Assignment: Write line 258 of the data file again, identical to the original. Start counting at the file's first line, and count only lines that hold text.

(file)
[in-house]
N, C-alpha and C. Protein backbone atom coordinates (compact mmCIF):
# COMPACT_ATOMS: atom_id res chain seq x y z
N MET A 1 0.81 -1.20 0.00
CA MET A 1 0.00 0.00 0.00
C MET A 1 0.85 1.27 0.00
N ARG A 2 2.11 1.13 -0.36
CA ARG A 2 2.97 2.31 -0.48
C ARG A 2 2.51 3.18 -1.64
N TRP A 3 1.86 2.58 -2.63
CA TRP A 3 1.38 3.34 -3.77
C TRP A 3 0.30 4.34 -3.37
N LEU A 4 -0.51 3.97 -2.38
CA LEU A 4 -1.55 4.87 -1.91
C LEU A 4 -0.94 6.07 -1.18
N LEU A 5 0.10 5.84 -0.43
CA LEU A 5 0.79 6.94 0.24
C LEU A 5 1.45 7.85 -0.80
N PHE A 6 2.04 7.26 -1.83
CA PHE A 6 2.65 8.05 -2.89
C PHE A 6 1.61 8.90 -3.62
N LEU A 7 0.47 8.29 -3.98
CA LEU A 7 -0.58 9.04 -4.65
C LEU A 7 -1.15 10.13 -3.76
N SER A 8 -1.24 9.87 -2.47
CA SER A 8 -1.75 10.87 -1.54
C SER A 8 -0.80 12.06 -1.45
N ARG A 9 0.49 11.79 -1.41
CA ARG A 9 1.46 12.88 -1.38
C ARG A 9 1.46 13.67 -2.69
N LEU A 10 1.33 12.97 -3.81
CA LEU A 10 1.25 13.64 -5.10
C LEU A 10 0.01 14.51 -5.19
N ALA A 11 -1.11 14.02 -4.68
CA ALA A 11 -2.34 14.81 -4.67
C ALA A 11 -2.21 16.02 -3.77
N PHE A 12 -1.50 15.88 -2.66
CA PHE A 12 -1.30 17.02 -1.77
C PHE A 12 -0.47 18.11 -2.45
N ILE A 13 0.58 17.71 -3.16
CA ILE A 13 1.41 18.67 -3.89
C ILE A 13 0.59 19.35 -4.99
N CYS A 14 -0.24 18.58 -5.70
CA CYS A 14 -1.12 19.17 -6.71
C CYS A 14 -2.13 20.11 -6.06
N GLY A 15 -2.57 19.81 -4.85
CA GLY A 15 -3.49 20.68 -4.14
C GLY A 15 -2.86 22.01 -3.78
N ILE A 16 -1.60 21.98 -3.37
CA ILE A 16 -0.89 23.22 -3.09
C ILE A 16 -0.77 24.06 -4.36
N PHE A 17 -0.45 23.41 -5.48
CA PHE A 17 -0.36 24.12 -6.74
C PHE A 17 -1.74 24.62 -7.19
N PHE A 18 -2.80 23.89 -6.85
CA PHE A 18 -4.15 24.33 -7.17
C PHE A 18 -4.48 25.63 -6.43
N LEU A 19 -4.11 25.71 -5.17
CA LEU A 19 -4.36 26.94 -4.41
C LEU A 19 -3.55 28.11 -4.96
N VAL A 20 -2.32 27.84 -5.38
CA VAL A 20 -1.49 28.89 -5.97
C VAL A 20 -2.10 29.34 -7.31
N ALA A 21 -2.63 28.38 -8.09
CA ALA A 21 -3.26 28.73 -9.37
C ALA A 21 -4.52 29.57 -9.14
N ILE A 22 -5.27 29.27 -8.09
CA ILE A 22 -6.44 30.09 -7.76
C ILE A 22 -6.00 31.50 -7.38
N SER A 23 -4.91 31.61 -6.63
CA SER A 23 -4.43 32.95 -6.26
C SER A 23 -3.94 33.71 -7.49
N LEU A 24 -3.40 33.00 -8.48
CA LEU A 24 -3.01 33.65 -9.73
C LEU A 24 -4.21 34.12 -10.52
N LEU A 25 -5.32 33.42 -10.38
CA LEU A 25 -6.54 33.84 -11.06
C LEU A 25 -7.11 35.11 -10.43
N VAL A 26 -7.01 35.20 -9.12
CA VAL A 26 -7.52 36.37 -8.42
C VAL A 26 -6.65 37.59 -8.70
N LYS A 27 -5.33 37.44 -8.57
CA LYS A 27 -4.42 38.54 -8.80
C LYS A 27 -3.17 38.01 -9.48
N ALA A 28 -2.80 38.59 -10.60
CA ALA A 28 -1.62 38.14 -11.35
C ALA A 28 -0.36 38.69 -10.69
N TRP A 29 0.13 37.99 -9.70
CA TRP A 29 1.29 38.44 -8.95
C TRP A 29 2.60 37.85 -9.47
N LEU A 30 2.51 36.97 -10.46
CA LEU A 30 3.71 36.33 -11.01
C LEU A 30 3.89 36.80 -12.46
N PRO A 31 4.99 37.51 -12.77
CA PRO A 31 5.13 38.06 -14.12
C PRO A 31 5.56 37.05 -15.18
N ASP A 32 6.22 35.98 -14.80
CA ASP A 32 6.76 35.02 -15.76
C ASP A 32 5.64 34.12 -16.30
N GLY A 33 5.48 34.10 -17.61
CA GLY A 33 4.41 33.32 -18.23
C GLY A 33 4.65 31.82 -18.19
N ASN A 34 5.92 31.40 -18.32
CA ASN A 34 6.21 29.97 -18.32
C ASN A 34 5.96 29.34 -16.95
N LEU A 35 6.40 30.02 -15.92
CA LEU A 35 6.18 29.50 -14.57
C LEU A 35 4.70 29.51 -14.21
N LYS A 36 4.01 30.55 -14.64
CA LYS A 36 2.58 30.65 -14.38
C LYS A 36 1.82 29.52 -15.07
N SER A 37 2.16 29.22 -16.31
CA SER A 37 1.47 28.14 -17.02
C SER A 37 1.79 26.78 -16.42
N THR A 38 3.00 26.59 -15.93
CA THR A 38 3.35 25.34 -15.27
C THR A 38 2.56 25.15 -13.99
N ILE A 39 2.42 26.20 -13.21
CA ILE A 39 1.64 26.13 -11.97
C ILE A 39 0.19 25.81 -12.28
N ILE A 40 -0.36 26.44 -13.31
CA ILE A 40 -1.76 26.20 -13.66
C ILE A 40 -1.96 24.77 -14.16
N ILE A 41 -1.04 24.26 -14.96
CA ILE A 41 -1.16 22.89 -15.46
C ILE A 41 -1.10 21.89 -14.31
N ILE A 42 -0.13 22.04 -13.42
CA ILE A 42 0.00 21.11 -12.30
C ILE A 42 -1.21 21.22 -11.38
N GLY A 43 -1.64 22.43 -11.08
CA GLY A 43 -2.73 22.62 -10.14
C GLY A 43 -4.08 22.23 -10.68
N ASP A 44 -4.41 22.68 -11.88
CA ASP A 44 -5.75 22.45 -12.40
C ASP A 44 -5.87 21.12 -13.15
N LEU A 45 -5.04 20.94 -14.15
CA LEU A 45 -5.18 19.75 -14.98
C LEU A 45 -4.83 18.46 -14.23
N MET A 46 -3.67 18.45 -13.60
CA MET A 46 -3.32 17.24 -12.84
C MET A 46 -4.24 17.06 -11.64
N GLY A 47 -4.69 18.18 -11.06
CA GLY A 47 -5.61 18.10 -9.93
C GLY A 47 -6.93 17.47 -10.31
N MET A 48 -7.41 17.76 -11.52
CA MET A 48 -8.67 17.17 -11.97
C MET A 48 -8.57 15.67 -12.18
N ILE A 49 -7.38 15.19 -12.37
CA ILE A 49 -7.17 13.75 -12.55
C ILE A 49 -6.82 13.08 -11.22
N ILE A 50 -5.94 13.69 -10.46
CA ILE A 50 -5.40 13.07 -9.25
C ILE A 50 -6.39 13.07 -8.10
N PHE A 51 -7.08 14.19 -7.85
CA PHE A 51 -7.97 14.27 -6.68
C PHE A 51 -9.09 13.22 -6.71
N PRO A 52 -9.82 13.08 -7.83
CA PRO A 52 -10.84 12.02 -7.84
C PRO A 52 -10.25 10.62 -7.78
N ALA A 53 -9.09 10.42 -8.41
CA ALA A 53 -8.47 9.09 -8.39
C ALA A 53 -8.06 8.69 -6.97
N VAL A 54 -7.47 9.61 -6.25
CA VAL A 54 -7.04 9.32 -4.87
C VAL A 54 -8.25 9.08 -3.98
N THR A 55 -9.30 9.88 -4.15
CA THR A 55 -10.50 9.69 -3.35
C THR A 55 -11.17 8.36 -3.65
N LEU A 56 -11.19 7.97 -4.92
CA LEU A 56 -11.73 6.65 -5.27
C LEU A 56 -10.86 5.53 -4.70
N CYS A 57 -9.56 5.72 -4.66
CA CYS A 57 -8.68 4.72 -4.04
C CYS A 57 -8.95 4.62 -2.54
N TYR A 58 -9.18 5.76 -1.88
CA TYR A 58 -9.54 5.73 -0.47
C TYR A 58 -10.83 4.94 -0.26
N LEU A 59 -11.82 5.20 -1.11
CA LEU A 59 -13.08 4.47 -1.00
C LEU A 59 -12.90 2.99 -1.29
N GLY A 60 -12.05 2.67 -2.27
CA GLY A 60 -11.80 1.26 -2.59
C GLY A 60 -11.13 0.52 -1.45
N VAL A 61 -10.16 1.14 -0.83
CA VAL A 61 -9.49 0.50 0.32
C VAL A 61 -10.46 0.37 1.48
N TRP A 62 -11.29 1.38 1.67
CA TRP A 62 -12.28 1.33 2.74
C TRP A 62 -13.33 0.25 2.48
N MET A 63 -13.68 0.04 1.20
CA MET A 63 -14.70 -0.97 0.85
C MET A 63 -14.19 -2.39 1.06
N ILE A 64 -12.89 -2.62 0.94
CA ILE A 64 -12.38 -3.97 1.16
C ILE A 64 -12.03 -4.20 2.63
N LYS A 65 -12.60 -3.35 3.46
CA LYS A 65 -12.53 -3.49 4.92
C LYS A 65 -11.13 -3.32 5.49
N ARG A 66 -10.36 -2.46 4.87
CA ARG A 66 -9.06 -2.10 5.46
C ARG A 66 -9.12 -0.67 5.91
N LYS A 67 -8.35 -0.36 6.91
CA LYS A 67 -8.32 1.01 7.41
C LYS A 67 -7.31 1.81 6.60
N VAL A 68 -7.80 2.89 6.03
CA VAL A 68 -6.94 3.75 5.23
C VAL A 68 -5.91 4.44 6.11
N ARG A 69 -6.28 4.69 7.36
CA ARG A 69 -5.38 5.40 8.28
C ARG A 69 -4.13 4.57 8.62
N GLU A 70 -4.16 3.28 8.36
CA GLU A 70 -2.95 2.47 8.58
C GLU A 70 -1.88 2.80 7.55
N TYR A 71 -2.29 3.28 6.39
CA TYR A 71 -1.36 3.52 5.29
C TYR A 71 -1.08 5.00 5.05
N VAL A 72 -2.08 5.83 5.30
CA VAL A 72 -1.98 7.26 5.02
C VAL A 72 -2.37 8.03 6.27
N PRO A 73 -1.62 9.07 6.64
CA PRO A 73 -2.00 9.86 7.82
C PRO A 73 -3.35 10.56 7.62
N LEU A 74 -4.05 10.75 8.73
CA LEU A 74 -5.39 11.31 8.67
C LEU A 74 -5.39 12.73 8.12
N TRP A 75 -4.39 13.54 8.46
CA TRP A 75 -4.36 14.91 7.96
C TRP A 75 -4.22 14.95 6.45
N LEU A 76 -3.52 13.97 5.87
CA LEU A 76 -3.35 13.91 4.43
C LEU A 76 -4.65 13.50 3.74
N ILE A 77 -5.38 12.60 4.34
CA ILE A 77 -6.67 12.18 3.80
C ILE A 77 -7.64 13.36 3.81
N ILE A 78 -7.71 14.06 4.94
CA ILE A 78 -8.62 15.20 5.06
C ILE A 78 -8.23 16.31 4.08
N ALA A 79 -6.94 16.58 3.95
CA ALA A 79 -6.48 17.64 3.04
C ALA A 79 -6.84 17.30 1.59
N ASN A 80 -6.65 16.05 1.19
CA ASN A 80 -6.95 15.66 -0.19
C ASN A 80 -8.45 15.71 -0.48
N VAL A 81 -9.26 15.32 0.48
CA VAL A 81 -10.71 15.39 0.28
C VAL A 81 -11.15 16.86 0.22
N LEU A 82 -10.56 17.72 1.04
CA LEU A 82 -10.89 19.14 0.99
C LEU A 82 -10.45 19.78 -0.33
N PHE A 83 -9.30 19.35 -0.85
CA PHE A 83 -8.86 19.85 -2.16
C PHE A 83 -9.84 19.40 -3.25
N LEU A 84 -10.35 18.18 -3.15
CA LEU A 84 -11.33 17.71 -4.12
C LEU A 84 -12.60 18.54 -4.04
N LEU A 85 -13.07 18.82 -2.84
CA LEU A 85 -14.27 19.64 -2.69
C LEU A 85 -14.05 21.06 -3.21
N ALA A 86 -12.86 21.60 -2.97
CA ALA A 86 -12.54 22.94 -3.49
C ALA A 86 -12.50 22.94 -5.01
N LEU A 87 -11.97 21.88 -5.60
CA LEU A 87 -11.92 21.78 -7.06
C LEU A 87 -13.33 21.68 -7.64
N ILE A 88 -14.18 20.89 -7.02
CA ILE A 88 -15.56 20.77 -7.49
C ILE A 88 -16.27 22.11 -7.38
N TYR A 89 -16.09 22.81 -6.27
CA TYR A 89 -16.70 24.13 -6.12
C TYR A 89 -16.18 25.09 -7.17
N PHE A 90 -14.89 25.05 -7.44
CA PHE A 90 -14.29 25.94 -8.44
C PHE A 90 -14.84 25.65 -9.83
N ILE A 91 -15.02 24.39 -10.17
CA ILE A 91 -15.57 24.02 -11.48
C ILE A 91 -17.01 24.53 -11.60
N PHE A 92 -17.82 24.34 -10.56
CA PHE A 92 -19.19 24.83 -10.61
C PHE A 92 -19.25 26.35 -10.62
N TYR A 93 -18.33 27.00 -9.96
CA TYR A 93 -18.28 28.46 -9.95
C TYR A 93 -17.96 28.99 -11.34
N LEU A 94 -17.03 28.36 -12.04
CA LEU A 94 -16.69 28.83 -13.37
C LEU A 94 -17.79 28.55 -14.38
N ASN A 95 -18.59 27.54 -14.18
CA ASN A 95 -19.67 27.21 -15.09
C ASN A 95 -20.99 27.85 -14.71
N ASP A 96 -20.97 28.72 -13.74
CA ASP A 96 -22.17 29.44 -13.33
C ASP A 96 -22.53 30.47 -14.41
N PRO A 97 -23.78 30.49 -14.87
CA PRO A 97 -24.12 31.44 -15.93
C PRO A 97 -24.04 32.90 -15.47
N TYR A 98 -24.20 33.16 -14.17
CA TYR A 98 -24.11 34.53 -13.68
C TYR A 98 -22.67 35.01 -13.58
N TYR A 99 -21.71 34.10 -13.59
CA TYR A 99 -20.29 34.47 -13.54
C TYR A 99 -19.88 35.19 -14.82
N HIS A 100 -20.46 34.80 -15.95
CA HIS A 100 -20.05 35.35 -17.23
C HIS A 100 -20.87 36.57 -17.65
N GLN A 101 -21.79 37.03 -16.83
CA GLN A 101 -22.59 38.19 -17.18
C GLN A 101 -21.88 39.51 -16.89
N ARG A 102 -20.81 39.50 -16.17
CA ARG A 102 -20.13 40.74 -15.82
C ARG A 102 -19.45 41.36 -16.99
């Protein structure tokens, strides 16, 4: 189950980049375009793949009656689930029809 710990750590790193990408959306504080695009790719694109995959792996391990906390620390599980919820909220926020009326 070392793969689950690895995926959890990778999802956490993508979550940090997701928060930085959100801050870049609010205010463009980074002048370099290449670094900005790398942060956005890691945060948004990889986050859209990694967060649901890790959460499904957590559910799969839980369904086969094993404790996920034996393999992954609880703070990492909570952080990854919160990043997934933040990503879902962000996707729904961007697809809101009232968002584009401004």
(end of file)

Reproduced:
C LEU A 85 -14.05 21.06 -3.21